WEX released its latest WEX Index fuel prices report, which detailed the reasons why prices are falling in most parts of the U.S. WEX stated the national retail price for a gallon of gasoline started the month at $3.55 per gallon, which is down close to 10 cents per gallon from where the price started in April. This price is down nearly 30 cents per gallon from last year.
According to WEX, refinery issues in the upper Midwest have caused regional supply issues. Prices in most states are down as much as 45 cents per gallon, but Michigan, Indiana, and Ohio are showing prices about 5 cents above where they were a year ago. The company added that in the rest of the U.S., analysts are predicting prices will fall somewhat. Regional oil markets, such as the New York Harbor and Gulf Coast, are seeing gasoline prices 70 cents per gallon less than in the Chicago area.
Low demand and increased supply are major factors contributing to falling prices. According to WEX, traders have been disappointed with gasoline demand figures. Gasoline demand was measured at 8.415 million barrels per day, and four-week average demand is now 156,000 barrels per day less than during the same period last year. In terms of supply, U.S. crude oil stocks moved higher than 395 million barrels. The company added that inventories have never been higher since the U.S. Energy Information Administration started tracking the data.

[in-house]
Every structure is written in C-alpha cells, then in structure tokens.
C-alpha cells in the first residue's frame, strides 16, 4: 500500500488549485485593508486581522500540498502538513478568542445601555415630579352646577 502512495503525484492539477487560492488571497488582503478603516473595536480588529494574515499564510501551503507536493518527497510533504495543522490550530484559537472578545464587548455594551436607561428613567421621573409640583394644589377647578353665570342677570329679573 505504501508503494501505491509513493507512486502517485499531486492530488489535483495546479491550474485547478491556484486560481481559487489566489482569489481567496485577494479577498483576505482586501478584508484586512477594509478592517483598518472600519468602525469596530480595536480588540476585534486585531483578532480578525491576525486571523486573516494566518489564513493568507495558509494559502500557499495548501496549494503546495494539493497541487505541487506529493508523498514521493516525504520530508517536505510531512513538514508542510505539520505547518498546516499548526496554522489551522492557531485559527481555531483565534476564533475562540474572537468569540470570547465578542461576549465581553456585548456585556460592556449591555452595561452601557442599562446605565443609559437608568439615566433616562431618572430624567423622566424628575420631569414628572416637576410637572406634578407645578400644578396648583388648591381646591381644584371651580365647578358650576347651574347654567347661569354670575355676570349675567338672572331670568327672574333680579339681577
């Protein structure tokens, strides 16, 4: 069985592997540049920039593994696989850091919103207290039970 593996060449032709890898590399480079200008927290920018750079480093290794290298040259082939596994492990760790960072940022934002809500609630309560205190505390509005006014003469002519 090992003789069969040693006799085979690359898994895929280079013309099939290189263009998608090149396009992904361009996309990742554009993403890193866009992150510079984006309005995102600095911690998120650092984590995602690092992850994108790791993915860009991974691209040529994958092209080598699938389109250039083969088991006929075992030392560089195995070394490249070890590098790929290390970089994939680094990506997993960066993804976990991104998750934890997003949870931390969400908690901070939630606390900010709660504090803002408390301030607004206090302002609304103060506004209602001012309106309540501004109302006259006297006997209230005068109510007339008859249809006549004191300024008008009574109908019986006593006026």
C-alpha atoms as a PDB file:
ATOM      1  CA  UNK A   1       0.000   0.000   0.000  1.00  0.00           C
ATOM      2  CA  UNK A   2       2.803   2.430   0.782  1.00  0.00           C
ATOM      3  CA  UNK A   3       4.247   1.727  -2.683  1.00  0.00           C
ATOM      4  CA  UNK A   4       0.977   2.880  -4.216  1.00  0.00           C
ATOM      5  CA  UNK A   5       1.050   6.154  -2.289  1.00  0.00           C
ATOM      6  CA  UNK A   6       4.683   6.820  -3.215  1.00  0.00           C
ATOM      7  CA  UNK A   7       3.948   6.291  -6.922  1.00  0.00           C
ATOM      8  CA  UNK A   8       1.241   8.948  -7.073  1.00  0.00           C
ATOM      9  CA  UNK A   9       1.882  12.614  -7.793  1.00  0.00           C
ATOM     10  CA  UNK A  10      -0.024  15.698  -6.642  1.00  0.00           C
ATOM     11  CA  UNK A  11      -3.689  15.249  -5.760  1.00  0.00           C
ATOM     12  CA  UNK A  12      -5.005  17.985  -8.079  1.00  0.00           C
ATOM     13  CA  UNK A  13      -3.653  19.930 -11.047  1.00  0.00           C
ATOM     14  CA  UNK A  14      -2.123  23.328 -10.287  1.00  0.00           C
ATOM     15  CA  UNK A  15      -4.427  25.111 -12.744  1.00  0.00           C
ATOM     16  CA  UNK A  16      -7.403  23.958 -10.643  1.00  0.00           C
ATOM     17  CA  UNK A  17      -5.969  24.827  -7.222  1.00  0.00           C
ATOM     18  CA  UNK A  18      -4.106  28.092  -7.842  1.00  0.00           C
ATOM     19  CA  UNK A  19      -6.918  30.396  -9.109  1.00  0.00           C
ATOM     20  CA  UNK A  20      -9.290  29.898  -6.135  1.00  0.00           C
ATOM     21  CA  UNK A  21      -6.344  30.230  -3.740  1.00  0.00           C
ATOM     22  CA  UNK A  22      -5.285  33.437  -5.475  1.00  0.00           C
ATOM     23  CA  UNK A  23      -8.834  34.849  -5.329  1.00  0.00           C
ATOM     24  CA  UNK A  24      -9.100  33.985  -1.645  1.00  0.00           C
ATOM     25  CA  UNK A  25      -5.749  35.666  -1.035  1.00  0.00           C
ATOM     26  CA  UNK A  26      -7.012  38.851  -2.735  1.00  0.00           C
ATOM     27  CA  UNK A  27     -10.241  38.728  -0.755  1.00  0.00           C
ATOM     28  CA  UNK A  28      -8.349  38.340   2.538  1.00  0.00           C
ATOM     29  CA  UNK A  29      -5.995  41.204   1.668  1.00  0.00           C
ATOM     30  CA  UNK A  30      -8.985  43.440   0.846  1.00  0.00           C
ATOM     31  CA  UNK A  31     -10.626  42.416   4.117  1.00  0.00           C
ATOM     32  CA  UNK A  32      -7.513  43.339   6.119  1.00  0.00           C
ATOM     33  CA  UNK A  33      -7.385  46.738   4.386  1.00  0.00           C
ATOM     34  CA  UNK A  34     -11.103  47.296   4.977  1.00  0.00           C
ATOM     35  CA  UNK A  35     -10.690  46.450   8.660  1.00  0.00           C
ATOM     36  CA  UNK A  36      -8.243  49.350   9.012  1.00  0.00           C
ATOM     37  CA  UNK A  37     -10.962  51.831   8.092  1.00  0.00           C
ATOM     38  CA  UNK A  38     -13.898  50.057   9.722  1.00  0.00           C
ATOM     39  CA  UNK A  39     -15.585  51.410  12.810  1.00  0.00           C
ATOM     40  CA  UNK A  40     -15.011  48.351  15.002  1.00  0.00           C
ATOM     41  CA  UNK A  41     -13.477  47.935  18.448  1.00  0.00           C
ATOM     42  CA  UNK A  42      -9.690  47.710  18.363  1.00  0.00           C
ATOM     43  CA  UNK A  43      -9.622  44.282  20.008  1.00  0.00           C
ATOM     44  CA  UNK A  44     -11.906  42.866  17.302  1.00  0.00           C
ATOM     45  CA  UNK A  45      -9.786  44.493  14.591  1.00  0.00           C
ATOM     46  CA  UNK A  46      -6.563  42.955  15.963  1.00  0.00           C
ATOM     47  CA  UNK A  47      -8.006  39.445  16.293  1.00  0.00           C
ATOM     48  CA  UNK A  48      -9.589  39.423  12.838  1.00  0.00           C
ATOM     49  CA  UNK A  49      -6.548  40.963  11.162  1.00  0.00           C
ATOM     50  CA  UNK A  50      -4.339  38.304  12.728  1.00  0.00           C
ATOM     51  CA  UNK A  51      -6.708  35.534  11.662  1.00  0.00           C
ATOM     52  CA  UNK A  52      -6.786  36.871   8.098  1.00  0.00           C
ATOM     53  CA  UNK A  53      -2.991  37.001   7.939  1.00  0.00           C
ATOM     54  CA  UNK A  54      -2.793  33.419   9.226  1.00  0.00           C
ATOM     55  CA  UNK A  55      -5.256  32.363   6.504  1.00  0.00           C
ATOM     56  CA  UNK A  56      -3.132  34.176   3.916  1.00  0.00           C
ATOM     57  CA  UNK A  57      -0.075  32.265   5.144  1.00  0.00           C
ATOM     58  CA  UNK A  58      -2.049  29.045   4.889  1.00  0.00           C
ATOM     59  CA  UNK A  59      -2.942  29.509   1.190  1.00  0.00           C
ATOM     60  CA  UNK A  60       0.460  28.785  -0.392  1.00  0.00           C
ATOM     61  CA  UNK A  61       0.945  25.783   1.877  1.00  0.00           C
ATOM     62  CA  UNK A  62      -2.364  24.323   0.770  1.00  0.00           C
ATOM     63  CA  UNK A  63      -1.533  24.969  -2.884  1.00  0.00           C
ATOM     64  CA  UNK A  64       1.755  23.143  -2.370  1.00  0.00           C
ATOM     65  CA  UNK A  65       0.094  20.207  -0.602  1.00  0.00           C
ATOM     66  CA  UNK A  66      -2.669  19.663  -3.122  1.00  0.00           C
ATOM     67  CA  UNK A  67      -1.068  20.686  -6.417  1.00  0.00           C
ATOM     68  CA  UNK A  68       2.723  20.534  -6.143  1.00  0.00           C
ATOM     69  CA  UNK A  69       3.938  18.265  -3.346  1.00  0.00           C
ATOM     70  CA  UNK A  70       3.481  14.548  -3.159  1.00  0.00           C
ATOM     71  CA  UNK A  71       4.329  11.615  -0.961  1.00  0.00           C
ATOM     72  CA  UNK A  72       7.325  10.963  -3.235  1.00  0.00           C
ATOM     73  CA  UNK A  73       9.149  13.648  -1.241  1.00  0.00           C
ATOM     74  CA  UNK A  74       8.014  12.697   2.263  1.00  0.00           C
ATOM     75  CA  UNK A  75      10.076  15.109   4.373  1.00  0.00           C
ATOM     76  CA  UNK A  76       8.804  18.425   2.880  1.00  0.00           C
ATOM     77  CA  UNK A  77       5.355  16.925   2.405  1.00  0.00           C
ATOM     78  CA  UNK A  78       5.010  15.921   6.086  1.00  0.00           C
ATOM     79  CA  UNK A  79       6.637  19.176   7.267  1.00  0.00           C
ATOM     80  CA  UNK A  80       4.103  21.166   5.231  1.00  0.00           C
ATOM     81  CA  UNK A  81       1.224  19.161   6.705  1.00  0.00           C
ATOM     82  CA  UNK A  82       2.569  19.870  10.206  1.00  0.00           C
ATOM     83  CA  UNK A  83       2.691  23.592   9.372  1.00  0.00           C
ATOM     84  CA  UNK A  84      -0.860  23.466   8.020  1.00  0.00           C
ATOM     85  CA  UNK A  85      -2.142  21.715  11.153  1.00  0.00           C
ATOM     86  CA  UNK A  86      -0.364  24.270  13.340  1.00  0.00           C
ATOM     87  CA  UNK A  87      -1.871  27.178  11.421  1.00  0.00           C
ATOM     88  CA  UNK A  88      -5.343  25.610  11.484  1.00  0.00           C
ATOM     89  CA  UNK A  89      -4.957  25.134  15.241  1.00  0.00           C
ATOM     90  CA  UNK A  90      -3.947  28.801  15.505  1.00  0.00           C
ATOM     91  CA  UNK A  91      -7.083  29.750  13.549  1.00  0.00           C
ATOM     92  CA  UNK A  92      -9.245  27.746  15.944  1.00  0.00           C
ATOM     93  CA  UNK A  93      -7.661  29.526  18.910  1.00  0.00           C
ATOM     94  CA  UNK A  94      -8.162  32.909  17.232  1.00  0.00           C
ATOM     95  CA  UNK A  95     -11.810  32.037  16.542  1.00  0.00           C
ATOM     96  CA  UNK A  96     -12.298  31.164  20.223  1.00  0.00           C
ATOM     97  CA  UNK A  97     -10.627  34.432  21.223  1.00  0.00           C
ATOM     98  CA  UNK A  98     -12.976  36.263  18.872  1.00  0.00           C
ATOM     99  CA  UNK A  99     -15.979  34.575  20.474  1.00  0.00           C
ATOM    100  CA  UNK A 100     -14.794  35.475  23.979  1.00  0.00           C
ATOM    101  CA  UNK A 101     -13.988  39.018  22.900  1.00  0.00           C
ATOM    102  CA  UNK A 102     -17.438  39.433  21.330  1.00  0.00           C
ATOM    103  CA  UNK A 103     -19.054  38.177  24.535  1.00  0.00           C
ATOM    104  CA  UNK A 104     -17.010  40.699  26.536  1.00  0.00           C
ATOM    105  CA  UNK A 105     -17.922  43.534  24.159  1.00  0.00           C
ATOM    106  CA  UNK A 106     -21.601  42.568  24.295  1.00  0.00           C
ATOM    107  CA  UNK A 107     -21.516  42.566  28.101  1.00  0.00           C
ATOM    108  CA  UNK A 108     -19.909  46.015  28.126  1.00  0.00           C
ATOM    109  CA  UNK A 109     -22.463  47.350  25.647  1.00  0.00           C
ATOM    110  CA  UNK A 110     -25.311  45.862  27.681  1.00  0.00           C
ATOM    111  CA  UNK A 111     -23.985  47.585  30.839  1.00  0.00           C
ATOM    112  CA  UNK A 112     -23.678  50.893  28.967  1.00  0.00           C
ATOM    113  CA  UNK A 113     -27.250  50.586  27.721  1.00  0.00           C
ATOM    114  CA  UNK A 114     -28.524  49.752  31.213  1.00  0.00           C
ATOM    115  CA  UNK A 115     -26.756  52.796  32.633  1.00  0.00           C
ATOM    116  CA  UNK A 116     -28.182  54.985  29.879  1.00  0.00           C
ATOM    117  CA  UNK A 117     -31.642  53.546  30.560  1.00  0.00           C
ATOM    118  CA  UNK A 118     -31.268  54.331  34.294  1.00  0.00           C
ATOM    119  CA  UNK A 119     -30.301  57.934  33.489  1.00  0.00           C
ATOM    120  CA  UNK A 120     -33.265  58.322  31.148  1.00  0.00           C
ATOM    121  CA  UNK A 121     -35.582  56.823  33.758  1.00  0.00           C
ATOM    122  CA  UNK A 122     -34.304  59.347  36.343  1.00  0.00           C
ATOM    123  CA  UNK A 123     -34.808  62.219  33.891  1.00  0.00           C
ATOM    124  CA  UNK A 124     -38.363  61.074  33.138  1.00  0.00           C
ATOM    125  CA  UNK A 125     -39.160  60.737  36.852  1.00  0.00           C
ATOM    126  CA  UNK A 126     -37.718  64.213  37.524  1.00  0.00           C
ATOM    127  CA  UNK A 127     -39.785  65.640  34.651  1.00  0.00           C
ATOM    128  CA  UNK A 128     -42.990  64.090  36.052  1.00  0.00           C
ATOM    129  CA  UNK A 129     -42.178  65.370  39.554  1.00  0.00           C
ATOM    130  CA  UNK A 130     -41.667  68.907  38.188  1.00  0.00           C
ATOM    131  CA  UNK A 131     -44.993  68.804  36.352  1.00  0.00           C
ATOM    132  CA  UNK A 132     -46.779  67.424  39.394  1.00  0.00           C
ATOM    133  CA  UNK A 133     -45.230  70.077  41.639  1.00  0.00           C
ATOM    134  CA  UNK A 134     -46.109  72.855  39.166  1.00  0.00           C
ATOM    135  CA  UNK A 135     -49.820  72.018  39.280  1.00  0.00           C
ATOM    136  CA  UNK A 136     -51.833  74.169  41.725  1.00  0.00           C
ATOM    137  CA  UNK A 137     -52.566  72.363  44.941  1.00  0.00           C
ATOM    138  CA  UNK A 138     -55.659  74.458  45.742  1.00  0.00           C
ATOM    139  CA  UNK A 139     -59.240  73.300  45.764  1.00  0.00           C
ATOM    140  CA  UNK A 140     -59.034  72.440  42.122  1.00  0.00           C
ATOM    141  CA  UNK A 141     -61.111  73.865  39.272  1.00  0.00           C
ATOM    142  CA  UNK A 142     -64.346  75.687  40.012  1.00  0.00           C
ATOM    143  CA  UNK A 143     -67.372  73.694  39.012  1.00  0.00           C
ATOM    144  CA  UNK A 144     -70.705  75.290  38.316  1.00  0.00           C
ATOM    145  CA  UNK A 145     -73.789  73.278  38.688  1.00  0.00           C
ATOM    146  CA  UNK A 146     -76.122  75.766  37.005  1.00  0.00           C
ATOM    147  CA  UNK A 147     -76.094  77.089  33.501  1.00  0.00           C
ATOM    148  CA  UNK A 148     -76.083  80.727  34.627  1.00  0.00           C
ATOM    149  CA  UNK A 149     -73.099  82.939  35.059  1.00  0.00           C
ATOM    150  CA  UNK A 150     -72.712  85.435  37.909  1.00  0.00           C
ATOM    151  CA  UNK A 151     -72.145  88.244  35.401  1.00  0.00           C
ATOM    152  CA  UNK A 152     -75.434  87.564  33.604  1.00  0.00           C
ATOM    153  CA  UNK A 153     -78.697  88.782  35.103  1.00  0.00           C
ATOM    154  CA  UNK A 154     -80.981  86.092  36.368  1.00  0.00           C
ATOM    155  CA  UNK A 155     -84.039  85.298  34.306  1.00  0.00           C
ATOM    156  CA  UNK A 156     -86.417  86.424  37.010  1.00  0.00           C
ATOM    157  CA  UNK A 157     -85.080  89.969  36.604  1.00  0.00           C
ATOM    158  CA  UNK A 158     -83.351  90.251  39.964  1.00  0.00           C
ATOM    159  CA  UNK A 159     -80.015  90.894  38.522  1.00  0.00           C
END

Diesel fuel demand is also facing low domestic demand and will largely depend on the need for cargo from the U.S. from countries in the southern hemisphere.
Originally posted on Automotive Fleet